Originally Published: February 11, 2014

1. Kevin Durant Gives Thunder Edge On Blazers

By Danny Nowell | TrueHoop Network

PORTLAND, Ore. -- At the end of three quarters, the Portland Trail Blazers and the Oklahoma City Thunder were tied on Tuesday night. At the end of four, the Thunder had survived a final minute full of lead changes and agonizing reviews to eke out a 98-95 road win. And at the end of four games between the two teams, they are tied once again -- not just 2-2 against one another, but tied at 401 points apiece in their four meetings.

Perhaps there are no real rivalries in today's NBA, but what's developing between Portland and Oklahoma City is starting to come close. The series has featured a game in which LaMarcus Aldridge outdueled Kevin Durant -- a close, team-oriented win for the Blazers -- and most recently, two narrow wins for Oklahoma City in which a visibly fired-up Kevin Durant has been the difference.

Kevin Durant
Sam Forencich/NBAE/Getty ImagesKevin Durant dropped in 36 points and a few choice words for Portland.

As was the case in the teams' last meeting, Durant spent much of Tuesday night's game playing with an edge, and the Blazers found themselves unable to dull it. Just as in the last meeting, Durant was issued a technical, his second against the Blazers compared to a total of nine all season. Unlike last time, when Durant slammed the door with consecutive long-distance daggers, Tuesday featured a sloppy, frenetic finish that seemed like a sustained scrum to decide the contest. At the end, the Thunder were better, and Durant -- averaging 38 points on 54 percent shooting against the Trail Blazers -- was once again the largest reason.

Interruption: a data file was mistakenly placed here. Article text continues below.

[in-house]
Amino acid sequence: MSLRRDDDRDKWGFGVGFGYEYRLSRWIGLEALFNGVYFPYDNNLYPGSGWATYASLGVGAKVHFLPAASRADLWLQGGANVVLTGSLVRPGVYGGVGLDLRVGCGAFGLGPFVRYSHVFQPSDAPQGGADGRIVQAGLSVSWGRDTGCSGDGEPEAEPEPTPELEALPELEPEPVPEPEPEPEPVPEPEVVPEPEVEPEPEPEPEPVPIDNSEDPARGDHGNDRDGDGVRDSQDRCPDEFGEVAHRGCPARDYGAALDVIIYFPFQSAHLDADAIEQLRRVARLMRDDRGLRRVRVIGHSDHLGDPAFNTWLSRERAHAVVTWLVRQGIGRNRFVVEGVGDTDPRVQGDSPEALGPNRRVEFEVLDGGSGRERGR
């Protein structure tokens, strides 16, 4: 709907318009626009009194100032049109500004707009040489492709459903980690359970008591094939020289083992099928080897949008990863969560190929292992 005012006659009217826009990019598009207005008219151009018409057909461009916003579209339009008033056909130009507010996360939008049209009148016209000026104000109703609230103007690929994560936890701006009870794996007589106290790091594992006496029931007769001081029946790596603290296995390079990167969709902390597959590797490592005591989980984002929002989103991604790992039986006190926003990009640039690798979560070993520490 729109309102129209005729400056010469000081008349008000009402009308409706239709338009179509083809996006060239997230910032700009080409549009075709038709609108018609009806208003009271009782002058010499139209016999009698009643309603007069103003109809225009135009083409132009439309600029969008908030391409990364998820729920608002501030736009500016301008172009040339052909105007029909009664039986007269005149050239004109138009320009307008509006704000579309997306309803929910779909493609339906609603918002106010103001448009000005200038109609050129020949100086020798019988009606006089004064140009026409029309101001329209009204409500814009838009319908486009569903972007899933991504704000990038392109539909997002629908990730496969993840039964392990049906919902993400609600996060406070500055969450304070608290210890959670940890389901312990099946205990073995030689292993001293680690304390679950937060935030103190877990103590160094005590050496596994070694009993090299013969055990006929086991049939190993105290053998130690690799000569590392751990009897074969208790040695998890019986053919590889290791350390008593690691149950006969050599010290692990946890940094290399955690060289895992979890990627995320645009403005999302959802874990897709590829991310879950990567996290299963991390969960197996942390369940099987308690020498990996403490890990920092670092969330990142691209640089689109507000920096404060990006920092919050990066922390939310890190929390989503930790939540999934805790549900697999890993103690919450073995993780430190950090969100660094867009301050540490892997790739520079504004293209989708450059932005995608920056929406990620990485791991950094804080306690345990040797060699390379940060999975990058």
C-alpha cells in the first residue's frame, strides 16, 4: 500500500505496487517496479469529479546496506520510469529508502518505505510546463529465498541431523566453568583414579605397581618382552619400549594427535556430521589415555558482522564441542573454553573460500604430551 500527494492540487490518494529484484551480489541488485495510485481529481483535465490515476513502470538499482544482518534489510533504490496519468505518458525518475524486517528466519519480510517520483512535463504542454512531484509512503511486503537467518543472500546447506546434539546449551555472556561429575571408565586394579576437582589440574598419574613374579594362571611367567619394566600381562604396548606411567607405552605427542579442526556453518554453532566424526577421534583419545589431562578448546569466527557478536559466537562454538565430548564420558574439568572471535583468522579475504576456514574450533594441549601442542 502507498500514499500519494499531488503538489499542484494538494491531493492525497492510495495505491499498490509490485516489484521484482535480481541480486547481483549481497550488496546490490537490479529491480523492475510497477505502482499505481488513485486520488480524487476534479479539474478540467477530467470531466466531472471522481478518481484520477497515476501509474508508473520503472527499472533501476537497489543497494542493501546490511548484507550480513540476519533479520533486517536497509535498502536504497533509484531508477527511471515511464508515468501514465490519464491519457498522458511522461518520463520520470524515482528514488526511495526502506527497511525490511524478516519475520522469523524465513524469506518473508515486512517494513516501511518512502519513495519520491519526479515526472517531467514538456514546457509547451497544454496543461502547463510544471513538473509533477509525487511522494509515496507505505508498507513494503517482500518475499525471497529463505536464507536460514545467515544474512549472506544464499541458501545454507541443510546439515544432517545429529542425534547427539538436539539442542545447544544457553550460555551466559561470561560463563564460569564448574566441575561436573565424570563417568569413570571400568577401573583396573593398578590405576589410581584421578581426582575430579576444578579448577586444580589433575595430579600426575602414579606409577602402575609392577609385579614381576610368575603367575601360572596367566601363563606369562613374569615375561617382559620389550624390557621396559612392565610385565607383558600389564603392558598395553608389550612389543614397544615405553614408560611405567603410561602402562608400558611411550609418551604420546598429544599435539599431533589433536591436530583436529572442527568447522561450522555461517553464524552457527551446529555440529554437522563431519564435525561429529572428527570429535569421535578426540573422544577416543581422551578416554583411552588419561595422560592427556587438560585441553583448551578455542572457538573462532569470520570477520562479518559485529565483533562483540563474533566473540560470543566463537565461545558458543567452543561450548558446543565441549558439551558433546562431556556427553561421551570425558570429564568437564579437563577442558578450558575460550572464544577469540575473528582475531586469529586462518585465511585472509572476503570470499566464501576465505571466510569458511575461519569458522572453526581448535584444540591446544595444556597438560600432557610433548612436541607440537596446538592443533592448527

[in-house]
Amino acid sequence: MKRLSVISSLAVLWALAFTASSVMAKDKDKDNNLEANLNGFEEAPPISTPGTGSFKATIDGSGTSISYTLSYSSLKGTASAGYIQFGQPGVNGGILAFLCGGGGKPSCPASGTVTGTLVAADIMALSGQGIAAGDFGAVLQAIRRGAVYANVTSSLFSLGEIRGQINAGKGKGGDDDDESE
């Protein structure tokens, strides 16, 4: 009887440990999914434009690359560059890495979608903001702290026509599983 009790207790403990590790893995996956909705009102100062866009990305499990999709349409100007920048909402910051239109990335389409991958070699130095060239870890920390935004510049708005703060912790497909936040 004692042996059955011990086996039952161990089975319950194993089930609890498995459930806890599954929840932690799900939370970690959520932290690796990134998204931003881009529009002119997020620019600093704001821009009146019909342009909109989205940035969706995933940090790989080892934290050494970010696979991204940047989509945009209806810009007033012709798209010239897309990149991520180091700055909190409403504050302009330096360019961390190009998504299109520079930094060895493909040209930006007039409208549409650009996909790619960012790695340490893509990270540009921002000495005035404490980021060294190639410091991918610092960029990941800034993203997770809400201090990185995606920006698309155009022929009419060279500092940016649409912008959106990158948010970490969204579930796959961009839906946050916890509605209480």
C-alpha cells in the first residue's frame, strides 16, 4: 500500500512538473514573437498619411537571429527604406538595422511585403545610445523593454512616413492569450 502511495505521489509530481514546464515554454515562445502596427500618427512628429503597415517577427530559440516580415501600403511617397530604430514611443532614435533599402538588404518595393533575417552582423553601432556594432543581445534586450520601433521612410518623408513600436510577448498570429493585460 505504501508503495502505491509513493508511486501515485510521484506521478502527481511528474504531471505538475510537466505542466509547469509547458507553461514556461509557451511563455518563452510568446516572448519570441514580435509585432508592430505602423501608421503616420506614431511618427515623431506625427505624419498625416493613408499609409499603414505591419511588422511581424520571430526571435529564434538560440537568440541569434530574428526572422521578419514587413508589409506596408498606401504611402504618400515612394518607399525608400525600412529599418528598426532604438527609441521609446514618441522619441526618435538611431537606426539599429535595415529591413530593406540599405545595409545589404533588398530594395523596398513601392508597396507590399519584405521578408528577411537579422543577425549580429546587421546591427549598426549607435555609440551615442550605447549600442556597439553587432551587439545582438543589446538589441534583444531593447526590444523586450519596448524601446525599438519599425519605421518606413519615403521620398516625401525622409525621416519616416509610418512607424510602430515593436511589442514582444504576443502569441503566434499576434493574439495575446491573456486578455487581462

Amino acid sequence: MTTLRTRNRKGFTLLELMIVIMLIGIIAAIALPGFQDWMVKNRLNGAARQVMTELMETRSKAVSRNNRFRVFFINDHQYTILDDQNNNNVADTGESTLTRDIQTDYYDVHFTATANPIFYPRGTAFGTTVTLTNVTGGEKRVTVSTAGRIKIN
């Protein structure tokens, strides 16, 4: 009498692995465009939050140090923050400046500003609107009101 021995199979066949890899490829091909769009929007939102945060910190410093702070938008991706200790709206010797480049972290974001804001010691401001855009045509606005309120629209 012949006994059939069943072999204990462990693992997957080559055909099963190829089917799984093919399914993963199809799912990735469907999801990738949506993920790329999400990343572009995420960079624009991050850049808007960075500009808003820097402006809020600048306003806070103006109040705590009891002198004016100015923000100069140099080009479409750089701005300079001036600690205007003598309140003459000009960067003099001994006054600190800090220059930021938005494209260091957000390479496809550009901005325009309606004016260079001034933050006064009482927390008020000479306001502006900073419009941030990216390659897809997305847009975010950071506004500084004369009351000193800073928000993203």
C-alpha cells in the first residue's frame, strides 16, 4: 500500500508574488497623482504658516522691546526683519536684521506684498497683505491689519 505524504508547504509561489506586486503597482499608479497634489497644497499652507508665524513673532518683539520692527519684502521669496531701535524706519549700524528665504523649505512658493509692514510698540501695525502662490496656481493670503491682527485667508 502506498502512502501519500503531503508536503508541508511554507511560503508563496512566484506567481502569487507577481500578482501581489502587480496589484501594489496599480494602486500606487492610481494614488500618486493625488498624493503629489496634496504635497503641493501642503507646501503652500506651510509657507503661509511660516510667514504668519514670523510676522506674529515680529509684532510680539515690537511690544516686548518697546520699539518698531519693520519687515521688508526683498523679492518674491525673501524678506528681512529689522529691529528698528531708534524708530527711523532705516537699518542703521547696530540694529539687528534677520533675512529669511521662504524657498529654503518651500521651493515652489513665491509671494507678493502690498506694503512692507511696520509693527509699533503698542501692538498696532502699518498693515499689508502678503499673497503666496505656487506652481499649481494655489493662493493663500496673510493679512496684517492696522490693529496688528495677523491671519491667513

One new wrinkle introduced Tuesday was the major contributions from role players on each side. The Thunder have risen to the top of the NBA largely because of their improving young supporting cast, while the Blazers did more than perhaps any team to bolster their back half in free agency. For the Trail Blazers, rookie C.J. McCollum followed up a strong weekend performance to post 13 first-half points on five shots, but Oklahoma City's Jeremy Lamb topped that with a hyperefficient 19 points on 8-of-11 shooting.

And so this nascent rivalry has what any good series should: variety, a fleshed-out supporting cast and stars who can carry a drama over a long run. Most of all, though, it has the tension to keep viewers coming back. If his demeanor on-court didn't send a clear enough message, Durant was emphatic, and terse, postgame. Asked if the game felt like a postseason atmosphere, he simply said "Nah. Regular-season game."

Prompted to elaborate, considering how close the four contests have been, he offered: "We didn't have our point guard for three of them. We didn't have our whole team for three of them, and I think we held our own. We respect this team, they respect us, but we don't like them and they don't like us. That's point blank."

As is their way, the Blazers were a little more even-keeled. Damian Lillard attributed the intensity to the Blazers' respect for the Thunder's position: "They're at a level that we want to be at. When we see them, that's what we think about. They've been to the Finals, and they're always a top team in the West, and that's where we're trying to get to. When we see them, it's gonna be really competitive."

The reality is that, while both of these teams know they're in a playoff chase, the Thunder have the upper hand, even if by a narrow margin. Durant is correct to point out Russell Westbrook's absence, and the Blazers have fallen short of their torrid early-season pace as Oklahoma City seems to have found another gear amidst what might have been serious adversity. The teams have seen a subtle reversal in fortune since early season, with the Thunder now the team racking up more wins than even optimists might have guessed.

It's enough, clearly, to lend these games a little more weight, and fans can only hope this series gets a much-deserved postseason renewal. Catching himself somewhat after voicing his dislike for the Trail Blazers, Durant hedged, saying that "in all four games, both teams played extremely hard, and you gotta enjoy that kind of basketball." Though it seemed doubtful whether he did, the clear tension makes sure fans will.

Danny Nowell is part of the TrueHoop Network. Follow him @DMNowell

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